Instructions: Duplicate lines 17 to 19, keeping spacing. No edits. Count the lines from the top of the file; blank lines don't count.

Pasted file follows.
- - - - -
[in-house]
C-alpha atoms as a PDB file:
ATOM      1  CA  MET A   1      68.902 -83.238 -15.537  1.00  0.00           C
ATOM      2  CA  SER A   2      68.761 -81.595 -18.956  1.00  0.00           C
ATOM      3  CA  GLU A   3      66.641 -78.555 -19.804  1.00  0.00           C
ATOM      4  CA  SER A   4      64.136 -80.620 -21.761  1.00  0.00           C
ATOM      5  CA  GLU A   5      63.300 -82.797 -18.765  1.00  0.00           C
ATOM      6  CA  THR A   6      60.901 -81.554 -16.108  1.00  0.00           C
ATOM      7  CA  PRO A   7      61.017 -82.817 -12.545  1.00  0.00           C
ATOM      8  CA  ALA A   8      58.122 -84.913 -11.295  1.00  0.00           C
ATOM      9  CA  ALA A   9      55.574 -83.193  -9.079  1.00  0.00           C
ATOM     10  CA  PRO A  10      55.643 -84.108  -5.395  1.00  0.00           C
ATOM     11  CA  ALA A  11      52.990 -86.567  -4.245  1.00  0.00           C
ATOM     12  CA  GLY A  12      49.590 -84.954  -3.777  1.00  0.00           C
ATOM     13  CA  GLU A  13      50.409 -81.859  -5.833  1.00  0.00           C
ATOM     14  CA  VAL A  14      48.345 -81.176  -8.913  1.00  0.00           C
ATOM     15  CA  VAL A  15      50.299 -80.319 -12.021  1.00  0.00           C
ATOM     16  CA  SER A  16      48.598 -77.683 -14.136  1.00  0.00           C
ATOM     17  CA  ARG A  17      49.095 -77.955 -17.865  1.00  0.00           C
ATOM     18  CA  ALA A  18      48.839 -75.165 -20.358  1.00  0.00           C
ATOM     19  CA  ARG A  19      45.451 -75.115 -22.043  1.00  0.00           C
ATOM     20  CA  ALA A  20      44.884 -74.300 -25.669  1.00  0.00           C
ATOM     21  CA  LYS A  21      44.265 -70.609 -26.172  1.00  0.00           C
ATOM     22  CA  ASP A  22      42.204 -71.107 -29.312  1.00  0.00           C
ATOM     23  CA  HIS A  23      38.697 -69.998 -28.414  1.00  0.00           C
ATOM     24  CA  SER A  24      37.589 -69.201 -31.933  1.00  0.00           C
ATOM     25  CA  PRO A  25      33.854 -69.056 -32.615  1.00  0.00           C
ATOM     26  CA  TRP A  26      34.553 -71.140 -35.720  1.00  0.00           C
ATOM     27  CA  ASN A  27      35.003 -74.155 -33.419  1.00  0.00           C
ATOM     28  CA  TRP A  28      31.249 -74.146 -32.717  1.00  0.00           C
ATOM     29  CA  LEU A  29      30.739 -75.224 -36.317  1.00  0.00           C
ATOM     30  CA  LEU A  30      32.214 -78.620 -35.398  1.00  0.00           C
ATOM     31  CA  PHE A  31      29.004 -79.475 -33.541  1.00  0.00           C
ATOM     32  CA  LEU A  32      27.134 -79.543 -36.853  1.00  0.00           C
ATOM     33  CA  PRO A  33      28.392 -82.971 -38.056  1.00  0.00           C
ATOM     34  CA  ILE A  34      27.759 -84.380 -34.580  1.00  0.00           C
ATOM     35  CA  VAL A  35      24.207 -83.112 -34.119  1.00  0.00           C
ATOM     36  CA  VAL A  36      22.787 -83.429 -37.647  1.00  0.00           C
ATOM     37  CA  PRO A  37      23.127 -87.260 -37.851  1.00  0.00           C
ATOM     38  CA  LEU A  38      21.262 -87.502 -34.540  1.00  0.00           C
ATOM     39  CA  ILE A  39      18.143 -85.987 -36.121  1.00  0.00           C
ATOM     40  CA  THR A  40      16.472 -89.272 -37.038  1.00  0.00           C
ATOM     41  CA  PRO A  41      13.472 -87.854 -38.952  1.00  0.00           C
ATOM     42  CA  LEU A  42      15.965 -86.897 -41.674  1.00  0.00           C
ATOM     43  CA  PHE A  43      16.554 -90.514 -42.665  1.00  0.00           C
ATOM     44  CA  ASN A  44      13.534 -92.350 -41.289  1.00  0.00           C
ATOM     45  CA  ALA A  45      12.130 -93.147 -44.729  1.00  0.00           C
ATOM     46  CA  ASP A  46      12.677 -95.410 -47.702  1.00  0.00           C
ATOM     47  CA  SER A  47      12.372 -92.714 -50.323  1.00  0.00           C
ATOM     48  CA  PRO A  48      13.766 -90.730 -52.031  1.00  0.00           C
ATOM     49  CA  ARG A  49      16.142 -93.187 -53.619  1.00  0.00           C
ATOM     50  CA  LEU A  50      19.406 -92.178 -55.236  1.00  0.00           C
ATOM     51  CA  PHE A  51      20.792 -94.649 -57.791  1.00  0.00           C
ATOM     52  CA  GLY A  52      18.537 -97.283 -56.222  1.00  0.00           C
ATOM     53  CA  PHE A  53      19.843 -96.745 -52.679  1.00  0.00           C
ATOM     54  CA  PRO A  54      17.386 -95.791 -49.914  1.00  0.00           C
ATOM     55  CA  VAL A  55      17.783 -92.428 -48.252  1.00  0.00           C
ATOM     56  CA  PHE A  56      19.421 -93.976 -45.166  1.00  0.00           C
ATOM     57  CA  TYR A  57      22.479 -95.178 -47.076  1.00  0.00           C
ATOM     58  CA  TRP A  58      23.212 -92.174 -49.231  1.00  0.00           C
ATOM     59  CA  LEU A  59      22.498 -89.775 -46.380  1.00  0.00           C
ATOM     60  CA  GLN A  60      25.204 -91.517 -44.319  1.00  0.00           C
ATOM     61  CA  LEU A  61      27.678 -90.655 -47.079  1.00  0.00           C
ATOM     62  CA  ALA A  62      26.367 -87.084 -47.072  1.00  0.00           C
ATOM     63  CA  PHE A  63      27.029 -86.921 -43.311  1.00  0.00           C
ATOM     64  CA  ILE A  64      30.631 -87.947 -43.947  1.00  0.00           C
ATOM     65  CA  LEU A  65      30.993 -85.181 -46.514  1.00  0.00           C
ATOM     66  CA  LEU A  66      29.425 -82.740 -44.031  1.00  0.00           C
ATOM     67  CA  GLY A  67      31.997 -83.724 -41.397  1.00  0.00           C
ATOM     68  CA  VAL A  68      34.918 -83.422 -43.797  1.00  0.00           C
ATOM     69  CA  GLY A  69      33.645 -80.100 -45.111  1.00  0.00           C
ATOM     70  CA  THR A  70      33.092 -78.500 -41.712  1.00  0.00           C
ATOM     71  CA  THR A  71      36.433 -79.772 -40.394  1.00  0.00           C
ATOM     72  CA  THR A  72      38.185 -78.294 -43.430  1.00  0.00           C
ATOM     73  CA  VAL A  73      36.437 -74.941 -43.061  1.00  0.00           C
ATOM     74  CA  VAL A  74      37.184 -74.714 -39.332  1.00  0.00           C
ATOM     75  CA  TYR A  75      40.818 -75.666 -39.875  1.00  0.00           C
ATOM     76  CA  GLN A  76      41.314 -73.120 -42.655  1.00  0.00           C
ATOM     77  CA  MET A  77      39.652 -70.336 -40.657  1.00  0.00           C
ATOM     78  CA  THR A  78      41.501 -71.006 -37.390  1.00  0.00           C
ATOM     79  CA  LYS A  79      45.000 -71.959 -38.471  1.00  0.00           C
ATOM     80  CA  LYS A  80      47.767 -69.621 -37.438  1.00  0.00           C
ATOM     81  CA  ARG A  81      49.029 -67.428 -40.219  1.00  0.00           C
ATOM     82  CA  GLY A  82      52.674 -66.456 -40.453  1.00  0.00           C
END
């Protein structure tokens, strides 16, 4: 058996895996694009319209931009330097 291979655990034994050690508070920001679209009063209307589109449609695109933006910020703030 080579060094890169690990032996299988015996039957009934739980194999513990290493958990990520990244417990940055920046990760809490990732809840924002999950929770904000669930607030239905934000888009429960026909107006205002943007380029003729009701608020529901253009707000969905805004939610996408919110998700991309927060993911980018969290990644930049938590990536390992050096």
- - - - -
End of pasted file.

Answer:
ATOM     15  CA  VAL A  15      50.299 -80.319 -12.021  1.00  0.00           C
ATOM     16  CA  SER A  16      48.598 -77.683 -14.136  1.00  0.00           C
ATOM     17  CA  ARG A  17      49.095 -77.955 -17.865  1.00  0.00           C